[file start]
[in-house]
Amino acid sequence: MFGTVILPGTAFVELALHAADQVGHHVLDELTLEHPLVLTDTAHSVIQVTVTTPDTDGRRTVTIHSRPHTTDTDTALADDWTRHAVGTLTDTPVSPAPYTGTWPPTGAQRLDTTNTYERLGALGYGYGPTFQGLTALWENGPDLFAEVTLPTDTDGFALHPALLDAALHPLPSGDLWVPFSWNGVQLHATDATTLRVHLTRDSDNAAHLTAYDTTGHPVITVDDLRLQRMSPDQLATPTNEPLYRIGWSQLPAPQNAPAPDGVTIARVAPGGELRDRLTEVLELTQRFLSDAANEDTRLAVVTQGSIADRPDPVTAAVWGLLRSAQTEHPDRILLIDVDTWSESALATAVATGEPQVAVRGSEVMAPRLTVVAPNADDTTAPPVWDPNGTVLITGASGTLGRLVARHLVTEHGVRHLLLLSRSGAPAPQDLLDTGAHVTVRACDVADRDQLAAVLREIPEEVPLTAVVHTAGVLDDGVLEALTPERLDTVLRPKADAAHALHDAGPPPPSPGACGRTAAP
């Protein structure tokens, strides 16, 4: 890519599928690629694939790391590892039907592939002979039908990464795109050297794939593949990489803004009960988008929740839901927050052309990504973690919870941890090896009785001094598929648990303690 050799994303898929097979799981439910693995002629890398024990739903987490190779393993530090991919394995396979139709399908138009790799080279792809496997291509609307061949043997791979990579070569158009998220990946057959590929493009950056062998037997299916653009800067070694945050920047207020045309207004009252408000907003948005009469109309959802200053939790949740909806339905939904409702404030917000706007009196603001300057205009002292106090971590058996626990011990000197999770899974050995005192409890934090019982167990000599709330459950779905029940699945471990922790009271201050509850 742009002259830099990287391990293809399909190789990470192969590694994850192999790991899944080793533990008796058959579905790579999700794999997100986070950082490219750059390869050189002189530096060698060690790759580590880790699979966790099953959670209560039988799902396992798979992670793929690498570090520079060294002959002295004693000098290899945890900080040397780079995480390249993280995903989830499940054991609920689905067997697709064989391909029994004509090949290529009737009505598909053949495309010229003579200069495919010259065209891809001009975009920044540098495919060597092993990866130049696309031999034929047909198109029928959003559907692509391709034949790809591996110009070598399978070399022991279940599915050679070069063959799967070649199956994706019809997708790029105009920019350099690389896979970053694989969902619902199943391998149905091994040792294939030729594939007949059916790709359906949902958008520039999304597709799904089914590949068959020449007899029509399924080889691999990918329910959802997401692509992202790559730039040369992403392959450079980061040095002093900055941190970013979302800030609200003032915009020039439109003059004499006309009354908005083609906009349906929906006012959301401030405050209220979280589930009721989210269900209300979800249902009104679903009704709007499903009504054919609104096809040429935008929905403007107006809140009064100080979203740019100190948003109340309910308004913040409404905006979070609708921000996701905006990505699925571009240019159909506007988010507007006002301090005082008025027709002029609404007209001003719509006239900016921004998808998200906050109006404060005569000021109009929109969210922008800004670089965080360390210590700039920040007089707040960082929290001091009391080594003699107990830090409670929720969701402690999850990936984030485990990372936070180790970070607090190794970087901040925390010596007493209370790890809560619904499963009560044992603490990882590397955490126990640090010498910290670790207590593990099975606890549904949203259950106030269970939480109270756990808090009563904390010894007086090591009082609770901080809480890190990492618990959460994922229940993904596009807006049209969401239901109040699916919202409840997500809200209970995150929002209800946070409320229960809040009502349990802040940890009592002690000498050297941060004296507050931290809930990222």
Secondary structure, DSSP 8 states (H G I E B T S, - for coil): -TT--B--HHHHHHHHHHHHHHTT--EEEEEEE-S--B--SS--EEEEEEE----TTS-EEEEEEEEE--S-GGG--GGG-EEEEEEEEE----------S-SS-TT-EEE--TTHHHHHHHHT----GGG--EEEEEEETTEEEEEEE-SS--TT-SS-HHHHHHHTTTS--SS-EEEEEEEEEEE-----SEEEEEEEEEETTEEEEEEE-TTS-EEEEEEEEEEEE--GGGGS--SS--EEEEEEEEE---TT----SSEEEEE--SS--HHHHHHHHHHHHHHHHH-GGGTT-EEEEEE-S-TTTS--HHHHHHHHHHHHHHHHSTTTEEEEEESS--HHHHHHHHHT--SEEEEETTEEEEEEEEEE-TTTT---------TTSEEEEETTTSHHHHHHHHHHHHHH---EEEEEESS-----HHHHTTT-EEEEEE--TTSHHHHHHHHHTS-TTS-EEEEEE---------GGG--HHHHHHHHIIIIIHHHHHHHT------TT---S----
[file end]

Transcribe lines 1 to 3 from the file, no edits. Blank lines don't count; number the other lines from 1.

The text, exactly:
[in-house]
Amino acid sequence: MFGTVILPGTAFVELALHAADQVGHHVLDELTLEHPLVLTDTAHSVIQVTVTTPDTDGRRTVTIHSRPHTTDTDTALADDWTRHAVGTLTDTPVSPAPYTGTWPPTGAQRLDTTNTYERLGALGYGYGPTFQGLTALWENGPDLFAEVTLPTDTDGFALHPALLDAALHPLPSGDLWVPFSWNGVQLHATDATTLRVHLTRDSDNAAHLTAYDTTGHPVITVDDLRLQRMSPDQLATPTNEPLYRIGWSQLPAPQNAPAPDGVTIARVAPGGELRDRLTEVLELTQRFLSDAANEDTRLAVVTQGSIADRPDPVTAAVWGLLRSAQTEHPDRILLIDVDTWSESALATAVATGEPQVAVRGSEVMAPRLTVVAPNADDTTAPPVWDPNGTVLITGASGTLGRLVARHLVTEHGVRHLLLLSRSGAPAPQDLLDTGAHVTVRACDVADRDQLAAVLREIPEEVPLTAVVHTAGVLDDGVLEALTPERLDTVLRPKADAAHALHDAGPPPPSPGACGRTAAP
């Protein structure tokens, strides 16, 4: 890519599928690629694939790391590892039907592939002979039908990464795109050297794939593949990489803004009960988008929740839901927050052309990504973690919870941890090896009785001094598929648990303690 050799994303898929097979799981439910693995002629890398024990739903987490190779393993530090991919394995396979139709399908138009790799080279792809496997291509609307061949043997791979990579070569158009998220990946057959590929493009950056062998037997299916653009800067070694945050920047207020045309207004009252408000907003948005009469109309959802200053939790949740909806339905939904409702404030917000706007009196603001300057205009002292106090971590058996626990011990000197999770899974050995005192409890934090019982167990000599709330459950779905029940699945471990922790009271201050509850 742009002259830099990287391990293809399909190789990470192969590694994850192999790991899944080793533990008796058959579905790579999700794999997100986070950082490219750059390869050189002189530096060698060690790759580590880790699979966790099953959670209560039988799902396992798979992670793929690498570090520079060294002959002295004693000098290899945890900080040397780079995480390249993280995903989830499940054991609920689905067997697709064989391909029994004509090949290529009737009505598909053949495309010229003579200069495919010259065209891809001009975009920044540098495919060597092993990866130049696309031999034929047909198109029928959003559907692509391709034949790809591996110009070598399978070399022991279940599915050679070069063959799967070649199956994706019809997708790029105009920019350099690389896979970053694989969902619902199943391998149905091994040792294939030729594939007949059916790709359906949902958008520039999304597709799904089914590949068959020449007899029509399924080889691999990918329910959802997401692509992202790559730039040369992403392959450079980061040095002093900055941190970013979302800030609200003032915009020039439109003059004499006309009354908005083609906009349906929906006012959301401030405050209220979280589930009721989210269900209300979800249902009104679903009704709007499903009504054919609104096809040429935008929905403007107006809140009064100080979203740019100190948003109340309910308004913040409404905006979070609708921000996701905006990505699925571009240019159909506007988010507007006002301090005082008025027709002029609404007209001003719509006239900016921004998808998200906050109006404060005569000021109009929109969210922008800004670089965080360390210590700039920040007089707040960082929290001091009391080594003699107990830090409670929720969701402690999850990936984030485990990372936070180790970070607090190794970087901040925390010596007493209370790890809560619904499963009560044992603490990882590397955490126990640090010498910290670790207590593990099975606890549904949203259950106030269970939480109270756990808090009563904390010894007086090591009082609770901080809480890190990492618990959460994922229940993904596009807006049209969401239901109040699916919202409840997500809200209970995150929002209800946070409320229960809040009502349990802040940890009592002690000498050297941060004296507050931290809930990222």